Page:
If you stop to think about it, this is a remarkable prayer. I can recall that when I was a child I wondered how it was possible for Hezekiah to pray a prayer such as this. He speaks in the prayer of his life which he had lived and describes that life as a walk before God with a perfect heart and in truth. He mentions that he did that which was good in God’s sight. There is no mention made of sin at all. And he uses this as a basis for his request that his life be spared. One would almost get the impression that Hezekiah is making in his prayer the loud boast of the Pharisee in the temple who thanked God that he was not as other men were. But this cannot be, for God heard this prayer of Hezekiah and sent Isaiah back to him with the words: “Thus saith the Lord, the God of David thy father, I have heard thy prayer, I have seen thy tears: behold, I will heal thee: on the third day thou shalt go up unto the house of the Lord.” 

Nor can it be that Hezekiah was simply not aware of the many sins which he had, as a matter of fact, committed in his life. This is impossible for any child of God, whether he lived in the Old or in the New Testament. He certainly knew, as we all know, that he was a very great sinner. And yet he prays: “Remember now how I have walked before thee in truth and with a perfect heart, and have done that which is good in thy sight.”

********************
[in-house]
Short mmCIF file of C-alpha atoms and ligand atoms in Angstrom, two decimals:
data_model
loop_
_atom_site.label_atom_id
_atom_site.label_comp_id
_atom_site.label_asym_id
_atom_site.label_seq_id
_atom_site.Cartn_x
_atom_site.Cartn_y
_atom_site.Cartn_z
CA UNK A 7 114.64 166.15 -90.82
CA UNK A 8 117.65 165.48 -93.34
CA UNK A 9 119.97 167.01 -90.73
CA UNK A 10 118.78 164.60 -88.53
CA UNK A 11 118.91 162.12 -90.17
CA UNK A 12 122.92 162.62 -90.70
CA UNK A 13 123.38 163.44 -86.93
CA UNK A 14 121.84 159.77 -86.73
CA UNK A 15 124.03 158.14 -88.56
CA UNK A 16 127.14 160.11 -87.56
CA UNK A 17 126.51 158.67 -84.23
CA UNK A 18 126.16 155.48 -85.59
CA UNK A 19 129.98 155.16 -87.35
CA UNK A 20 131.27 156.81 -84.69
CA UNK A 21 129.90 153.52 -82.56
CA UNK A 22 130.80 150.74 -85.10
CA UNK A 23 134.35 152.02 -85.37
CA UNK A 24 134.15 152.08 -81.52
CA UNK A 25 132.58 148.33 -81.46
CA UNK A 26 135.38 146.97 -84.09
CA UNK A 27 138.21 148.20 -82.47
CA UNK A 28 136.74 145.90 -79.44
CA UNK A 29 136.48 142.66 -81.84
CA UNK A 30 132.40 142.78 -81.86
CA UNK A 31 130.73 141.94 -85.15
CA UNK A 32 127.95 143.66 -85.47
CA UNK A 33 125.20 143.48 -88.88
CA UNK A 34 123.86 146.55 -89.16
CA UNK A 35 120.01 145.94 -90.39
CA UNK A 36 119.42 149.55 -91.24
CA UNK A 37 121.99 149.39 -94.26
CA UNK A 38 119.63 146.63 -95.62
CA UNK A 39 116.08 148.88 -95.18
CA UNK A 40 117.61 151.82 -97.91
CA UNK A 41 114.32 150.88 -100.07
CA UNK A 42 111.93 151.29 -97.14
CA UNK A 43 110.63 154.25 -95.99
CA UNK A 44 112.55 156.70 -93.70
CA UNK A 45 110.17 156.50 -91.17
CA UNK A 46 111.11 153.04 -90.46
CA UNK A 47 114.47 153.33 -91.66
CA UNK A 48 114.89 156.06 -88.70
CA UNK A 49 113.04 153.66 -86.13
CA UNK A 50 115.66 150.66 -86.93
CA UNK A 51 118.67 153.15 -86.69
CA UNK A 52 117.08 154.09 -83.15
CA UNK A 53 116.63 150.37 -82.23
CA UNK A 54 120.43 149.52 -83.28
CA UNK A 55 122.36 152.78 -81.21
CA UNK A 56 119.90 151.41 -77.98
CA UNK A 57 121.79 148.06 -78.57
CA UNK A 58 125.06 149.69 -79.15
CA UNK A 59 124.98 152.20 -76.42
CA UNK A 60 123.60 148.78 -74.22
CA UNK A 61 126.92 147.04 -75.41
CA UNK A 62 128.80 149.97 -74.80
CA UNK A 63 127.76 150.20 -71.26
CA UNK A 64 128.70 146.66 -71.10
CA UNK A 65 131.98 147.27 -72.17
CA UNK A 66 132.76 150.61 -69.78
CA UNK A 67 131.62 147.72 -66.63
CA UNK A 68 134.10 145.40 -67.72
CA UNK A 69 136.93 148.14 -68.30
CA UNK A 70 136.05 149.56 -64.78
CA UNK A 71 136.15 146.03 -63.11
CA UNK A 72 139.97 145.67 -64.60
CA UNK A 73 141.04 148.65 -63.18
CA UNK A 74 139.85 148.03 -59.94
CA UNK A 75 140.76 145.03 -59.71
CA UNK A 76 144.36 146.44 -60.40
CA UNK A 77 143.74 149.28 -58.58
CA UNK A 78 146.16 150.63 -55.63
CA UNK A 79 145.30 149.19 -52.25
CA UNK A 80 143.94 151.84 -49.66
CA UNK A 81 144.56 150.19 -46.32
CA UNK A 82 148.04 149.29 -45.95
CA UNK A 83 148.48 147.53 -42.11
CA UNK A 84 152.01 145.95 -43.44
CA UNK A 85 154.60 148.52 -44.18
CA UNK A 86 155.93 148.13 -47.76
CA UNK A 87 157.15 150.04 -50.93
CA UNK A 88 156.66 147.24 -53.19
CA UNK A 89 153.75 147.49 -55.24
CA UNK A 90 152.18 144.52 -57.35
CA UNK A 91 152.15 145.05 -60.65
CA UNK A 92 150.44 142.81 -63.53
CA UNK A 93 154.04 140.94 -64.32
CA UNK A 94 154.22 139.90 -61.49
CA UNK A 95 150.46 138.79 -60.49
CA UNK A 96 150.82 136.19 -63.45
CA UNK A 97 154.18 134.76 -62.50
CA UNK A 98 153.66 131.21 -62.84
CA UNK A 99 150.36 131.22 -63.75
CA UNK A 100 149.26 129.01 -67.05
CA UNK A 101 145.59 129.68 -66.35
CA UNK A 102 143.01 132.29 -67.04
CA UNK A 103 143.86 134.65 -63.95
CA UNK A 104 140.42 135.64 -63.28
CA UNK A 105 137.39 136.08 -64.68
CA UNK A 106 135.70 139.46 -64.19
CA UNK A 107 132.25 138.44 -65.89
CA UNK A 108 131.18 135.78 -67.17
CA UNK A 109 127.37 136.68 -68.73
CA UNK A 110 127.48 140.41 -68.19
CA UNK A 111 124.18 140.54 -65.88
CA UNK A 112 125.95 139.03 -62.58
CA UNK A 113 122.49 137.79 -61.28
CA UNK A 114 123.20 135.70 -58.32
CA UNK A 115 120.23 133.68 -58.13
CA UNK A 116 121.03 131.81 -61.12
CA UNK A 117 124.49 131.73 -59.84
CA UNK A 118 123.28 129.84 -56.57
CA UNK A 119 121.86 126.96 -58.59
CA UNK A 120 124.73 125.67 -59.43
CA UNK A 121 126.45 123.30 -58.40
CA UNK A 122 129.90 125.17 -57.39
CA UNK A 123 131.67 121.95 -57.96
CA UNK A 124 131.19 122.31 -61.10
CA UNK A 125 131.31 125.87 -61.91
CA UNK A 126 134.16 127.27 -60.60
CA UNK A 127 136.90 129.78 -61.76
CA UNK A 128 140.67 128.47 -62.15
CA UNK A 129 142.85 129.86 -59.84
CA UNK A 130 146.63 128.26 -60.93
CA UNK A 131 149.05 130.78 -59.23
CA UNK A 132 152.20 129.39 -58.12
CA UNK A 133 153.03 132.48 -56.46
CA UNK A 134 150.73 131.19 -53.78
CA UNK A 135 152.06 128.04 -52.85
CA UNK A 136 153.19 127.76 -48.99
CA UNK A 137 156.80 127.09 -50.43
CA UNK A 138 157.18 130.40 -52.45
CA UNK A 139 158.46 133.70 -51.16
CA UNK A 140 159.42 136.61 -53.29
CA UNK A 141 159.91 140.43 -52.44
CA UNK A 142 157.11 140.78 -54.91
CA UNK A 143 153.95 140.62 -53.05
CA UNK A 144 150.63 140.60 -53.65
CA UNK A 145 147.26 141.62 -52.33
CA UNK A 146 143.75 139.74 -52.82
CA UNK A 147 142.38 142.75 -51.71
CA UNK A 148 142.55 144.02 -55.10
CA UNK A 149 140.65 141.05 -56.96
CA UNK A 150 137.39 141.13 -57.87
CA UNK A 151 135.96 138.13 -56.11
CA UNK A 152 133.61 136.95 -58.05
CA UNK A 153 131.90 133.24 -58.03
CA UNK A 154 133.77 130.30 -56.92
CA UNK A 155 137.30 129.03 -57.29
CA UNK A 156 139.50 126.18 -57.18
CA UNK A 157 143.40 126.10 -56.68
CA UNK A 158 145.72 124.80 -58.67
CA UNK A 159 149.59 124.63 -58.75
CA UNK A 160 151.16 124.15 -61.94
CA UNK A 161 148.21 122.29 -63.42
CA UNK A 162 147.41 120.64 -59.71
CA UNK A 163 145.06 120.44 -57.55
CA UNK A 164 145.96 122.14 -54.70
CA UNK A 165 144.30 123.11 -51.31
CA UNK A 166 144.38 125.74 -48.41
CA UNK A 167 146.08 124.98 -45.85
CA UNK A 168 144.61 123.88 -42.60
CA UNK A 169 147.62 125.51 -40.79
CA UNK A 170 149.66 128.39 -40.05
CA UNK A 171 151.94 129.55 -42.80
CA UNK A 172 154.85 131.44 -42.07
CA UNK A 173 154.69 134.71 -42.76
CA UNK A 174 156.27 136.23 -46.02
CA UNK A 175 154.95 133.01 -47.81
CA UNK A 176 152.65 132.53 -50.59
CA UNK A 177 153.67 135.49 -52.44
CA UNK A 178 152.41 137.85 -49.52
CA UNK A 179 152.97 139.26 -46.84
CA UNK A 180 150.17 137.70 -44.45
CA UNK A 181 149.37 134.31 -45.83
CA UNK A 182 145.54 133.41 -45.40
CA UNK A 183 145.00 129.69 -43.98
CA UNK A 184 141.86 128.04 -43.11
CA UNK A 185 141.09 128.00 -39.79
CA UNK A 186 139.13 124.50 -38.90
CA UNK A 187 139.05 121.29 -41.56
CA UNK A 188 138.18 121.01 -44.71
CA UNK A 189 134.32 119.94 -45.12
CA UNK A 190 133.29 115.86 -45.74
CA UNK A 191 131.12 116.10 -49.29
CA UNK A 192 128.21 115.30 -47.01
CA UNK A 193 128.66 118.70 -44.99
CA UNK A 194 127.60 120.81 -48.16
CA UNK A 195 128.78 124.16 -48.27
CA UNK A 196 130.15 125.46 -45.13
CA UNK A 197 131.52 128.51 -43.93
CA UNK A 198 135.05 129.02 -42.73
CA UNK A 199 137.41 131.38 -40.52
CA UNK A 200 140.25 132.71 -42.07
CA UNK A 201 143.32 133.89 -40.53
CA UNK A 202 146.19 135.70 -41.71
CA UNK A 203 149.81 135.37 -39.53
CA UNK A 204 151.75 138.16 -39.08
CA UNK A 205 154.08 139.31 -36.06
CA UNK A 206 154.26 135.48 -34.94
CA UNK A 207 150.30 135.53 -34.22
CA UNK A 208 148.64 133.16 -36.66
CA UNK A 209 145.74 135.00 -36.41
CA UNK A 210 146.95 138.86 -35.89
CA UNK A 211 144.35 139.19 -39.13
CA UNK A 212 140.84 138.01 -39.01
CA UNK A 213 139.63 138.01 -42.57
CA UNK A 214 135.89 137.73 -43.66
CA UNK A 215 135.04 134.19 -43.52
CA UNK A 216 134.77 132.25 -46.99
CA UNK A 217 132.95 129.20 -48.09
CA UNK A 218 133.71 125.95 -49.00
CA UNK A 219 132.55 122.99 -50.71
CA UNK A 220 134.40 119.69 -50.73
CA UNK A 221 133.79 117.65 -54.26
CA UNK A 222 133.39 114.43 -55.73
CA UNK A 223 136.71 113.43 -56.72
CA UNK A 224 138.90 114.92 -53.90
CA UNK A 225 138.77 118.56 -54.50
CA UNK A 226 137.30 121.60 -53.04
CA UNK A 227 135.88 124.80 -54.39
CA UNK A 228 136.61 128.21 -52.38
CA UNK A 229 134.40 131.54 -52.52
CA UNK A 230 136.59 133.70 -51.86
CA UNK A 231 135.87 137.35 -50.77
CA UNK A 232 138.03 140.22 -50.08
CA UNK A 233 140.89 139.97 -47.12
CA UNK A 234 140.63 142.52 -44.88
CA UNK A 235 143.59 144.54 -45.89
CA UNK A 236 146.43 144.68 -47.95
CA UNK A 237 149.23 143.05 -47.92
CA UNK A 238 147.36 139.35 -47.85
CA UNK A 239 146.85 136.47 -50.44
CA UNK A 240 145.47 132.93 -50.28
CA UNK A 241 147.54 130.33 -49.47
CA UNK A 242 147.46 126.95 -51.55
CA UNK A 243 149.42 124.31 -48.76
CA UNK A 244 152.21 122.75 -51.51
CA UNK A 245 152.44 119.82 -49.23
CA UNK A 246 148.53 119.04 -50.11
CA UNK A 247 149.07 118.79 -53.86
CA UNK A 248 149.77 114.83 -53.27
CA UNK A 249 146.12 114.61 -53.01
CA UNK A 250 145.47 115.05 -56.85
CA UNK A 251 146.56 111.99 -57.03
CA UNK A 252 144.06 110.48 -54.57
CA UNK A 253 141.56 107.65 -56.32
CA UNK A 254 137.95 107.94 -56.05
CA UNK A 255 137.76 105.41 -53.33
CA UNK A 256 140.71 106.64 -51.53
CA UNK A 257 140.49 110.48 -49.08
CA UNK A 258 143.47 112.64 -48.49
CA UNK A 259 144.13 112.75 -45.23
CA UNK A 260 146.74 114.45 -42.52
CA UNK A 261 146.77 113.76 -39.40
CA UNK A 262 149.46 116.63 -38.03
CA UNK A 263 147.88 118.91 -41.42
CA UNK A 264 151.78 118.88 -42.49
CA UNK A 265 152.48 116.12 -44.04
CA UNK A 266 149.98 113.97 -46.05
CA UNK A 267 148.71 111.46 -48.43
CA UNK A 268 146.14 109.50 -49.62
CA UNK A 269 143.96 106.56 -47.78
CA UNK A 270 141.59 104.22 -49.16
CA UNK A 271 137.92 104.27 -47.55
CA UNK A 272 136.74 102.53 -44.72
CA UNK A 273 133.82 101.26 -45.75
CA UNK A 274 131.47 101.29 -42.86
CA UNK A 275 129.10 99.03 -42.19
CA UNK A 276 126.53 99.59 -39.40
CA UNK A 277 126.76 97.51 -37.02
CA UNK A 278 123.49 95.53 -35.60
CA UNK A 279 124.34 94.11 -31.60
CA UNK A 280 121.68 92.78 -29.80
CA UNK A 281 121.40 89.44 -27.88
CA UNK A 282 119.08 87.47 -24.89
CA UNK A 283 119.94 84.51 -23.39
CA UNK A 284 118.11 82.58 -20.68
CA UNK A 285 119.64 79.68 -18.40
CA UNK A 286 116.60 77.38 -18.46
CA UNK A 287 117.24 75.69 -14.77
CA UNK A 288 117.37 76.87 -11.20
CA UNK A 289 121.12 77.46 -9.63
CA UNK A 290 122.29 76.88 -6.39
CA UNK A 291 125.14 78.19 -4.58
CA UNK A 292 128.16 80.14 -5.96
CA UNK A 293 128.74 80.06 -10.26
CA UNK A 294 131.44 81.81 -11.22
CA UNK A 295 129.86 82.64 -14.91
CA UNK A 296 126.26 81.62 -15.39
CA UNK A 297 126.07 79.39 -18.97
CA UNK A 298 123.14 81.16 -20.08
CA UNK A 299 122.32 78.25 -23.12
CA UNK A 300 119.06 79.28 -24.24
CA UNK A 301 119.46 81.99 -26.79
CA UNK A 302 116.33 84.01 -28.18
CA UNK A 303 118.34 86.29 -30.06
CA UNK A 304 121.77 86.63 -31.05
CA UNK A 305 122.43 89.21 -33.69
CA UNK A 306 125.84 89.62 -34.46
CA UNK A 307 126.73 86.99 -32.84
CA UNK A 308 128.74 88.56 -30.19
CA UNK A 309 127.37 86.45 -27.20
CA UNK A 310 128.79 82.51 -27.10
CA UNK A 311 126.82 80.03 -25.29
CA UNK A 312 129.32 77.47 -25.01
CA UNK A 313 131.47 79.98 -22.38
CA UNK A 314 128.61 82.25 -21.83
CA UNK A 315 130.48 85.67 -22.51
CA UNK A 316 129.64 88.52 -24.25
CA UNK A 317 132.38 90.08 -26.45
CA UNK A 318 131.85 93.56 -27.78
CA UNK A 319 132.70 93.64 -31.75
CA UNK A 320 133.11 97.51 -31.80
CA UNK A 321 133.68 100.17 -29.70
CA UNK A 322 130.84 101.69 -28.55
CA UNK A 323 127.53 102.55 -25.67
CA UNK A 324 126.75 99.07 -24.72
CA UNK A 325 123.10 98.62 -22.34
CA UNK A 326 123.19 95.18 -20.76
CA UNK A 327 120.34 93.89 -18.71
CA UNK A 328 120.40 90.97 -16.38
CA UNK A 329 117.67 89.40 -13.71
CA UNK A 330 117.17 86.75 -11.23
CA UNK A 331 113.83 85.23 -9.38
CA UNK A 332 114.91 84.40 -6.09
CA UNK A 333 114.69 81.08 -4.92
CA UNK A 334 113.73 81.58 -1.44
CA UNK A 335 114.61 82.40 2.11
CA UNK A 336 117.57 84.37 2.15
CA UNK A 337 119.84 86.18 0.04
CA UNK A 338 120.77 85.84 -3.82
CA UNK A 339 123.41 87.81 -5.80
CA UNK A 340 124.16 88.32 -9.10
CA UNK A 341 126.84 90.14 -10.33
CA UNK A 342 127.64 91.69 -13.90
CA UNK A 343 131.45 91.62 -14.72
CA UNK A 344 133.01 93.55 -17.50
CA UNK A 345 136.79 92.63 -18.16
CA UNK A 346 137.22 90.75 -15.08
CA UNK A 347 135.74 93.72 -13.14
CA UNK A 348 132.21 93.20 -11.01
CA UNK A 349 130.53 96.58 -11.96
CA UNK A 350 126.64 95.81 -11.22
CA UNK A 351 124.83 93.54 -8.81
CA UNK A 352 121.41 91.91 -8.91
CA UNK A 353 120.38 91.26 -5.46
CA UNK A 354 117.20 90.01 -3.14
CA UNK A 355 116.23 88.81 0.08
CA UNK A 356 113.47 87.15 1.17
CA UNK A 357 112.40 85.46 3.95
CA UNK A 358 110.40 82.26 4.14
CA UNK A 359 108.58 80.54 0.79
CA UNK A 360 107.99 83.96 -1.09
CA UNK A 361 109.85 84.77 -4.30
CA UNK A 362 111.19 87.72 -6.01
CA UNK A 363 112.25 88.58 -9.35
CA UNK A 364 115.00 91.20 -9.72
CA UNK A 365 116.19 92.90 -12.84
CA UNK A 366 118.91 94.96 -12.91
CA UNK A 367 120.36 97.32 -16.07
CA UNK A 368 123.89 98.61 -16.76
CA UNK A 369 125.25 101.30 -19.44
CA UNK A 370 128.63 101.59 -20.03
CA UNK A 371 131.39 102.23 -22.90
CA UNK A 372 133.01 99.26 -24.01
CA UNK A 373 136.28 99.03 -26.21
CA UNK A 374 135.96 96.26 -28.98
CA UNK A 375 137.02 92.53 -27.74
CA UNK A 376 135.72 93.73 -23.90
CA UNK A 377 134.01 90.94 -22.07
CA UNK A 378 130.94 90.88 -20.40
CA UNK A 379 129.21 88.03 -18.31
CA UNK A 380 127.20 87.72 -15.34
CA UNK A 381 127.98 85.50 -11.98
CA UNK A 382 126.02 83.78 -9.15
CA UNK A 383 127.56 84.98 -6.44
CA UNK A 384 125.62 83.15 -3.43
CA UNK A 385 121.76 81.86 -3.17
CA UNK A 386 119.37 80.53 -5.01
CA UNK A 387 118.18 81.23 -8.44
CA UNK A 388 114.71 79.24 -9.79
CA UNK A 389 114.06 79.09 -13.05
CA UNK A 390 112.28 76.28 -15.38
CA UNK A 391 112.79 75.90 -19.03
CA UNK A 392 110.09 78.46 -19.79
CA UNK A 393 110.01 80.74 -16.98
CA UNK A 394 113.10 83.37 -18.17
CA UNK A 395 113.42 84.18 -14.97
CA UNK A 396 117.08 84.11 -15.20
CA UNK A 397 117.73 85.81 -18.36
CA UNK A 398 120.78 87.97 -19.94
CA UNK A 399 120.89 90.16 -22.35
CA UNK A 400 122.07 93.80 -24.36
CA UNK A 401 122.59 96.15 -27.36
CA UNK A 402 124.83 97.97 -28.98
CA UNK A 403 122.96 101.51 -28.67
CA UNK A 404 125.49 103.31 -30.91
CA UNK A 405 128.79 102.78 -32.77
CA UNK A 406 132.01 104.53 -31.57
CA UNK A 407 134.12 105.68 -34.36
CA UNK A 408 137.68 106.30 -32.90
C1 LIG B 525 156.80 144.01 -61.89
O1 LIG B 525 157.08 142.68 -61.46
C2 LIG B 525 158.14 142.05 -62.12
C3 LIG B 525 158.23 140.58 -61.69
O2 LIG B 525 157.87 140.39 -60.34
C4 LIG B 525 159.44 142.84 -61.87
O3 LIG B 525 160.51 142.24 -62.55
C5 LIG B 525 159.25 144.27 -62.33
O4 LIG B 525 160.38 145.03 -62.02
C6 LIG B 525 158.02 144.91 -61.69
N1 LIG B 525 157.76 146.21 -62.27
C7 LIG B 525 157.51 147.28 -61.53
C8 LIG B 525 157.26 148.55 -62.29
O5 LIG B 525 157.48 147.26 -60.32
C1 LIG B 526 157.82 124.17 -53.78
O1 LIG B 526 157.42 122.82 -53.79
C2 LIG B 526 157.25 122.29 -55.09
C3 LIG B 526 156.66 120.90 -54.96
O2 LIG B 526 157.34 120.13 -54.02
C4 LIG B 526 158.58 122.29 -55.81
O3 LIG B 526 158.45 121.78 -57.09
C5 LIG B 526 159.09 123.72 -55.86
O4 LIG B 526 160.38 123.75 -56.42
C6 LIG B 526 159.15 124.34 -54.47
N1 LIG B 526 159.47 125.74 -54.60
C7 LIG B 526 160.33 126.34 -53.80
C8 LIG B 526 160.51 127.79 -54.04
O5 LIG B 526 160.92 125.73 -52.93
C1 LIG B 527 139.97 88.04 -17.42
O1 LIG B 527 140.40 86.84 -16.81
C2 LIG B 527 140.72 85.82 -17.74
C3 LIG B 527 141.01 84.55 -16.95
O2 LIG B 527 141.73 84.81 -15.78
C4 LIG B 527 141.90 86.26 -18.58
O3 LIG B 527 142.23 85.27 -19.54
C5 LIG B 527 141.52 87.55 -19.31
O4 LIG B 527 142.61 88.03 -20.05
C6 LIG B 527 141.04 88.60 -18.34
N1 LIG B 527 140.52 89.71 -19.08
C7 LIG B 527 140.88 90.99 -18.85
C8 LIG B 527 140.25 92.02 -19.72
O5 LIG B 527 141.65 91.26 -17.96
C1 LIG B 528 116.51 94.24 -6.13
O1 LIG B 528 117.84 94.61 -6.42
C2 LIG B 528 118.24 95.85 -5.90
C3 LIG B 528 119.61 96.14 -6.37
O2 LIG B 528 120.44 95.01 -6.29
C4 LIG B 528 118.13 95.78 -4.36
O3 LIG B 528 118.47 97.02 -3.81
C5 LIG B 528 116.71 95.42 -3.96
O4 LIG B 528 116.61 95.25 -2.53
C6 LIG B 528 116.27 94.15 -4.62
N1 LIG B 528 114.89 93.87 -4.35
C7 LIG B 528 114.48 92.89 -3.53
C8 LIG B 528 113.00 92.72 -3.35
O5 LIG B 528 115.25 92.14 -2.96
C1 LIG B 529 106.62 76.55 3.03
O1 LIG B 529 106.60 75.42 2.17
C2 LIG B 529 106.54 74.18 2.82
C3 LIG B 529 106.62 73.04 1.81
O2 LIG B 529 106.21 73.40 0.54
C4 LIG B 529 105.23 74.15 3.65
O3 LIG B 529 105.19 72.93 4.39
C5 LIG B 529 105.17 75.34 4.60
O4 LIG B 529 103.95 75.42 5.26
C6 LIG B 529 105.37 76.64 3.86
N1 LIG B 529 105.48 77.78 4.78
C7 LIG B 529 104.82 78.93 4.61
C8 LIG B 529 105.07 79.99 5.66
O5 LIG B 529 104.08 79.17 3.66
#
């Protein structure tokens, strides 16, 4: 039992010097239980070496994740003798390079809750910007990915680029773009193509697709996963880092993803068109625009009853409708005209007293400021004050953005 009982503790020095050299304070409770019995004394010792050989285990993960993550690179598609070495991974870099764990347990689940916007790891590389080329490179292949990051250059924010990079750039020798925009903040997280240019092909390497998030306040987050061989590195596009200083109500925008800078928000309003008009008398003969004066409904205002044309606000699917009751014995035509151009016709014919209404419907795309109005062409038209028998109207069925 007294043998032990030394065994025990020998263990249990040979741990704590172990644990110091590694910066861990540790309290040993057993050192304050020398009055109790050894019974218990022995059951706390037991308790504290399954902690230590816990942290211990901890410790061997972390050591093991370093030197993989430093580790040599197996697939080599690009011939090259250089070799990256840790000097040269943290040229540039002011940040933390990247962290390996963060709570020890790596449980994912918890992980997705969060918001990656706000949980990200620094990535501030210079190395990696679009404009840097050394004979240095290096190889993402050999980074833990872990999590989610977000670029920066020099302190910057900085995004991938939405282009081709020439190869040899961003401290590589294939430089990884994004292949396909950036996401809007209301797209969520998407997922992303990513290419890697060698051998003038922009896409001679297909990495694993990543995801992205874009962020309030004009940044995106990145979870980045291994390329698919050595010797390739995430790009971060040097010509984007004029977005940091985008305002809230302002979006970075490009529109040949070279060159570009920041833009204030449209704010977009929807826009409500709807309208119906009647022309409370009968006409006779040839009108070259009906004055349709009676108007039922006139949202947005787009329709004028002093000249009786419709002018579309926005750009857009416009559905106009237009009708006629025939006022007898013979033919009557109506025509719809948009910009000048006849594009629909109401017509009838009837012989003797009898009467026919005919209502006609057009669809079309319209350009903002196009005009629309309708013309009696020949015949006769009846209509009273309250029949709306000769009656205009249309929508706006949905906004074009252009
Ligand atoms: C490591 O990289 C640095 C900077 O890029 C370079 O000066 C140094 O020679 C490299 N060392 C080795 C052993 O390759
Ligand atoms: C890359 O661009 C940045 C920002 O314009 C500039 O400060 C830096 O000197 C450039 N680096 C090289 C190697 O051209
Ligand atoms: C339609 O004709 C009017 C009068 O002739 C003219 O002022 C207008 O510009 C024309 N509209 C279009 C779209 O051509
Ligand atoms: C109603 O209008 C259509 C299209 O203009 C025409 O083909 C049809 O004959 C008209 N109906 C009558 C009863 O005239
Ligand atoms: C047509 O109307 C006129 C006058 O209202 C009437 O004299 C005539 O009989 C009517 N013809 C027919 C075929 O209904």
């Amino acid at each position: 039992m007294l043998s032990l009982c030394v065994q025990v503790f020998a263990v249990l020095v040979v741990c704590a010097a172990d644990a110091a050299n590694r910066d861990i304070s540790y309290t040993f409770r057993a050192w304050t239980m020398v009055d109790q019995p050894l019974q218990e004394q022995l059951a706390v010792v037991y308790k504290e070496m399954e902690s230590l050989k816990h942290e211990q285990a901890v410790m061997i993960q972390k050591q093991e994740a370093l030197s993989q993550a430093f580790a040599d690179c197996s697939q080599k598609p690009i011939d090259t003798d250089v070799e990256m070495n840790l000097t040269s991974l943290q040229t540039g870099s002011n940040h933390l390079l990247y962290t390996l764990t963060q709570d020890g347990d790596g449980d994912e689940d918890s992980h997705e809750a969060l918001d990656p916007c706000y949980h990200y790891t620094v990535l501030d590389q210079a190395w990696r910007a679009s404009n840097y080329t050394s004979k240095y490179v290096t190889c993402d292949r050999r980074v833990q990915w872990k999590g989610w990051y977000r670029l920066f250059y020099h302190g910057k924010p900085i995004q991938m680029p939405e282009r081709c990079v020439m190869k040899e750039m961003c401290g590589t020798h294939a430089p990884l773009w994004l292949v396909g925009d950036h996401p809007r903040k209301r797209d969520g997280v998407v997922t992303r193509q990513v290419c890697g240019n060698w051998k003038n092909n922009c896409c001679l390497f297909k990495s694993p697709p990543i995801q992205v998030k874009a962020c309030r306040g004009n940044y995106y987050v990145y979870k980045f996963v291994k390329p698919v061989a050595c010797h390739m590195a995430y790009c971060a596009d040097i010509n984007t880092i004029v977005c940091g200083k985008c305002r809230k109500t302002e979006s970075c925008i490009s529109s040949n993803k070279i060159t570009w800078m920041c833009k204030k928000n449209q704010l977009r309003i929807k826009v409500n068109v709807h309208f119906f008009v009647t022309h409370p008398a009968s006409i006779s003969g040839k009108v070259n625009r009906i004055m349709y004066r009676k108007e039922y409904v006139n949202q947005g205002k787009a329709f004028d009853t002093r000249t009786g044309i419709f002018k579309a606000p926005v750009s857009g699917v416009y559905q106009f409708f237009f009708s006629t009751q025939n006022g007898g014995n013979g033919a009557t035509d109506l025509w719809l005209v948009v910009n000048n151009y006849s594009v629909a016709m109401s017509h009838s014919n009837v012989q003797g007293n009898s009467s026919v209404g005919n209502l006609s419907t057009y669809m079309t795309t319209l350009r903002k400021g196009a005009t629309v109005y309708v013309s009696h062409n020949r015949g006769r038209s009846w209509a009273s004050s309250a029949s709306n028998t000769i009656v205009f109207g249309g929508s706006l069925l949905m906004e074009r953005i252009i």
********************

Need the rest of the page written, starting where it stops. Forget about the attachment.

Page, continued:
Nor is this prayer of Hezekiah an isolated case in Scripture. It is a theme which is repeated often, in the Psalms for example. To quote but one example, the Psalmist of Psalm 119 sings: “So shall I keep thy law continually for ever and ever. And I will walk at liberty: for I seek thy precepts. I will speak of thy testimonies also before kings, and will not be ashamed. And I will delight myself in thy commandments, which I have loved. My hands also will I lift up unto thy commandments, which I have loved; and I will meditate in thy statutes” (vss. 44-48). 

That this appears as a recurring theme in Scripture is certainly due to the fact that this ought to be and can be the prayer of every child of God. In fact, it is not too strong a statement to say that we are commanded by God to live in such a way that we can also pray, in good conscience before God: “I have walked before thee in truth and with a perfect heart, and have done that which is good in thy sight.” It is well that we ask ourselves very seriously the question whether we can indeed make this prayer our own. If we cannot, then there is something radically wrong. We must arrive at that point in our lives when we can truly make this prayer our own. Then we have a good conscience before God. 

But the question is: how is this possible in the light of the fact that we sin continuously and that, to use the words of our Heidelberg Catechism, even our best works are corrupted and polluted by sin?